Defendant’s plea to resisting an executive officer by use of force or violence (Pen. Code, § 69) supported the trial court’s finding the offense came within the Mentally Disordered Offender (MDO) Act. In 2014 Woods pleaded guilty to deterring and resisting an executive officer (Pen. Code, § 69) and was sentenced to two years in prison. In October 2015 the Board of Parole Hearings certified him for MDO treatment. On appeal he claimed the evidence was insufficient to show his offense came within the MDO Act. Held: Affirmed. A defendant may be committed for treatment as an MDO if he meets the criteria for an MDO and was sentenced to prison for an enumerated offense or an unenumerated offense that involved the use of force or violence or the threat to use force or violence likely to result in substantial physical harm (Pen. Code, § 2962, subd. (e)(2)(A)-(Q)). The facts necessary to establish that the defendant’s offense comes within the MDO Act may not be proved through a mental health expert’s testimony (People v. Stevens (2015) 62 Cal.4th 352). A Penal Code section 69 violation is not an offense enumerated in the MDO Act. Section 69 can be violated by attempting with threats or violence to deter an officer from performing his duties and by resisting an officer by force or violence. Woods was charged with and pleaded guilty to both deterring and resisting, which included an admission that he used force and violence in committing the crime. This proved that Woods used force or violence during his offense, bringing him within the MDO Act (Pen. Code, § 2962, subd. (e)(2)(P)).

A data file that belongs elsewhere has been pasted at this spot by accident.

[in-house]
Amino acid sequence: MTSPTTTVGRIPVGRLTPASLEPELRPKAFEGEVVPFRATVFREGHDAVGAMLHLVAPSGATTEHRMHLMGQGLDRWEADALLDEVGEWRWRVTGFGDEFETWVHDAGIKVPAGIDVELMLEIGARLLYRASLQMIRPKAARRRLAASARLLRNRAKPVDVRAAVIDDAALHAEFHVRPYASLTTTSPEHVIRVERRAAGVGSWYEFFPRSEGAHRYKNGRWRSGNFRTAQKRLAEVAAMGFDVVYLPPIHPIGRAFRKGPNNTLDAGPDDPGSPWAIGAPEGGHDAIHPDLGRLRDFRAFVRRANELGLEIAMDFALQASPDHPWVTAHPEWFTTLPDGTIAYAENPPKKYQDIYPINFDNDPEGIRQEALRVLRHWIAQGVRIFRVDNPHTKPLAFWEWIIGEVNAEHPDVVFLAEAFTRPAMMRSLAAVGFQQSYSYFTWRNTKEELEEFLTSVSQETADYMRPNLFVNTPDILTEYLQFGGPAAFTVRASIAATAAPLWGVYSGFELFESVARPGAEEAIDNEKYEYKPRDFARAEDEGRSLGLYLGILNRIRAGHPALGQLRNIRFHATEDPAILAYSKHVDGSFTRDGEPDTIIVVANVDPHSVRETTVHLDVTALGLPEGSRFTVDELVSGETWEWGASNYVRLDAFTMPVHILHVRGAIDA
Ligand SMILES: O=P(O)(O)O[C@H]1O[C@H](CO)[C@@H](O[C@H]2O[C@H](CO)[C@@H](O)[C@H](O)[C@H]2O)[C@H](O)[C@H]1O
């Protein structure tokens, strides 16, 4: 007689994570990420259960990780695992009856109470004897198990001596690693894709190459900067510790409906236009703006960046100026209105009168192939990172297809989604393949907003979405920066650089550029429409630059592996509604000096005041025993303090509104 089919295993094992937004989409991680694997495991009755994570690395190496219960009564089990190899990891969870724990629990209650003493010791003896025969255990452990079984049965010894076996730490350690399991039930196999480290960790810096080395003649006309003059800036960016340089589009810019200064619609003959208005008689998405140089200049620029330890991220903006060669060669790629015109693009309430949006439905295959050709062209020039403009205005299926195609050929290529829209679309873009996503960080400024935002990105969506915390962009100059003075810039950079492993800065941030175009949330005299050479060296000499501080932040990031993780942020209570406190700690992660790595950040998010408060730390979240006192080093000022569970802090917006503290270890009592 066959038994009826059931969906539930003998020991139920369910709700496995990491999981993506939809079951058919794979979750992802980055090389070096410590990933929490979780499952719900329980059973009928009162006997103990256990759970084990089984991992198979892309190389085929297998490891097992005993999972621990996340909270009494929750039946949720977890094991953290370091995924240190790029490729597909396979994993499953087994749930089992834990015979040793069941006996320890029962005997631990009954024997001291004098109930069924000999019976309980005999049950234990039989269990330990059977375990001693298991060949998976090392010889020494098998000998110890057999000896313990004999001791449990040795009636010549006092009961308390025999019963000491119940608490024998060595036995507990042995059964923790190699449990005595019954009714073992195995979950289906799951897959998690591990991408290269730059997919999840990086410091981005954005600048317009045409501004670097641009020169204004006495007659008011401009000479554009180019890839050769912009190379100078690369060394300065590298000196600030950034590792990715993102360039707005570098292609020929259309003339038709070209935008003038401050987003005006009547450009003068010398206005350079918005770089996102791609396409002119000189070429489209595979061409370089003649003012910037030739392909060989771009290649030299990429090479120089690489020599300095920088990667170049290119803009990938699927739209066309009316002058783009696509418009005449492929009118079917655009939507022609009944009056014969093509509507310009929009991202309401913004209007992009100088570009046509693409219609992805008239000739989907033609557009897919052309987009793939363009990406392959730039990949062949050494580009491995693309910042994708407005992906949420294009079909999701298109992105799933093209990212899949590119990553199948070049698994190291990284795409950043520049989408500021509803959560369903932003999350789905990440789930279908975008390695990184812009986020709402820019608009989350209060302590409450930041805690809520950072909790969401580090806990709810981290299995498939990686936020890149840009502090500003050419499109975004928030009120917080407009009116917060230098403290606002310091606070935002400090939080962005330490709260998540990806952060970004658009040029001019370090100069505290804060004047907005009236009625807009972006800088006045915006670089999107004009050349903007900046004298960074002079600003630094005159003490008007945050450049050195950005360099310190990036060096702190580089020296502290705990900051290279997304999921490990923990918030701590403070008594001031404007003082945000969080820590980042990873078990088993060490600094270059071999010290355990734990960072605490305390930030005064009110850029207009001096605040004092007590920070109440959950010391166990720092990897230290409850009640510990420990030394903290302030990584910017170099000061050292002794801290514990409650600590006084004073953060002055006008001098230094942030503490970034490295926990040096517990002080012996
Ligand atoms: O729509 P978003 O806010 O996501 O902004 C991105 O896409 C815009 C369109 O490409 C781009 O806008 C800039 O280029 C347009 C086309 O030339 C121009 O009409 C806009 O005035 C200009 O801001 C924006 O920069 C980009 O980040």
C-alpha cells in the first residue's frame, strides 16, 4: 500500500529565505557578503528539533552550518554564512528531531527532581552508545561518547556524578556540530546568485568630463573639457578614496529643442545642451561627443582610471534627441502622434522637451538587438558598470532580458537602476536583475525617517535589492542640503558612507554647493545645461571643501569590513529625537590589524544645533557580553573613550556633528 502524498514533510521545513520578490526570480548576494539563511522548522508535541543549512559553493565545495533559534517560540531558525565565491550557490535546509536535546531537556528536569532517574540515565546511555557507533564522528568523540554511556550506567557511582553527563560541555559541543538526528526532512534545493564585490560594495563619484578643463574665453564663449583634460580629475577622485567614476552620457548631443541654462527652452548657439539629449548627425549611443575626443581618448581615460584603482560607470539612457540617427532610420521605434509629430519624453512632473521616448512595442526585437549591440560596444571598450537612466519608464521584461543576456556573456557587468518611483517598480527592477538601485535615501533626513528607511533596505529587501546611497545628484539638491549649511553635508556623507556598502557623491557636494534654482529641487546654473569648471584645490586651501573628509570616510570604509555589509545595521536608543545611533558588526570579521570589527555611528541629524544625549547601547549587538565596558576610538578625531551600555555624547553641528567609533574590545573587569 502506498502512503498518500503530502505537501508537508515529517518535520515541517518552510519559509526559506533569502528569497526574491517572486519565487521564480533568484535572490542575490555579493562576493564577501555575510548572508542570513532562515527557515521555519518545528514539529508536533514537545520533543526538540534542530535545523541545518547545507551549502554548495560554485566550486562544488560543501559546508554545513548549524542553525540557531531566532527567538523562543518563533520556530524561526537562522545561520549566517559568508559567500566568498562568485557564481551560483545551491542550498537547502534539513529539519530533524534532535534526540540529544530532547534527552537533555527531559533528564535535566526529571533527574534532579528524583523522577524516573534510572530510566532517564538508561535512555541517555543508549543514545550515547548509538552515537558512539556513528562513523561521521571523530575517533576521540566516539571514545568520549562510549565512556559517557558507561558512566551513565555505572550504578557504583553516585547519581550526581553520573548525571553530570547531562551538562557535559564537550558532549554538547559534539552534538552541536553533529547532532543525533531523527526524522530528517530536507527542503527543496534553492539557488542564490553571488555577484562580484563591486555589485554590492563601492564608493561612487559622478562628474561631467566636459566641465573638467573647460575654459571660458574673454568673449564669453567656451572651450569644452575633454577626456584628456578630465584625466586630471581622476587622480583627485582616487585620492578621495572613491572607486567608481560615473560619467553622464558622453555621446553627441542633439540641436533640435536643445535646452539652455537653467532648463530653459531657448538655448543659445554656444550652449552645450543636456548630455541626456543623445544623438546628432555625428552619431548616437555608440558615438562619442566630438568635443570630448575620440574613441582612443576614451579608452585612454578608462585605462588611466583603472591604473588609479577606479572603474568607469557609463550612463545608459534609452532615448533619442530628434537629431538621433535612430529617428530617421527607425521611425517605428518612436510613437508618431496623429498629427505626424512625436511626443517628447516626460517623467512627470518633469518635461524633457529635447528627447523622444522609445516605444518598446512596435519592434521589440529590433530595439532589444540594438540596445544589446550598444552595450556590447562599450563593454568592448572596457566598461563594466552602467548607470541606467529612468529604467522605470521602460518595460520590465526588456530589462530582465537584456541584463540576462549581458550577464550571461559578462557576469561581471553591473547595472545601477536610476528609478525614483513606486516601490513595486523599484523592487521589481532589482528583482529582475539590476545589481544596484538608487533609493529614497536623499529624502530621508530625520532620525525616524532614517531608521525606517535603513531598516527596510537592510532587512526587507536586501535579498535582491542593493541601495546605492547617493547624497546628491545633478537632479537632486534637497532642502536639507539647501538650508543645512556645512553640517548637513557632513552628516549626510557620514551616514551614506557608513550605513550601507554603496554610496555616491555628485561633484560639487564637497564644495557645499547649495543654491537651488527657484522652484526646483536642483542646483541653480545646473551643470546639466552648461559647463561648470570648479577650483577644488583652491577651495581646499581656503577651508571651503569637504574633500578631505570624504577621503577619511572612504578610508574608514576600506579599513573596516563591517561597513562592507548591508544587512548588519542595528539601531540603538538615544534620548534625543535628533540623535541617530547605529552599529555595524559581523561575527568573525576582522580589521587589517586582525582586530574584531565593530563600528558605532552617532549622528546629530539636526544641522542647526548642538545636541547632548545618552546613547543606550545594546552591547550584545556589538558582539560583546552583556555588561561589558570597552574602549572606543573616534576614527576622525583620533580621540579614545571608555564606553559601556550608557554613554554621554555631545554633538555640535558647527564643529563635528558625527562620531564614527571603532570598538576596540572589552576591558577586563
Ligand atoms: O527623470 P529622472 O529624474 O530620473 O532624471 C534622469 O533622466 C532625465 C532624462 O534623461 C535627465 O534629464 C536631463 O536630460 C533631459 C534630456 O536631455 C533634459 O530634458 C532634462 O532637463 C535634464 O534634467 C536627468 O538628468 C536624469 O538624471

The full opinion is available on the court’s website here: http://www.courts.ca.gov/opinions/documents/B269253.PDF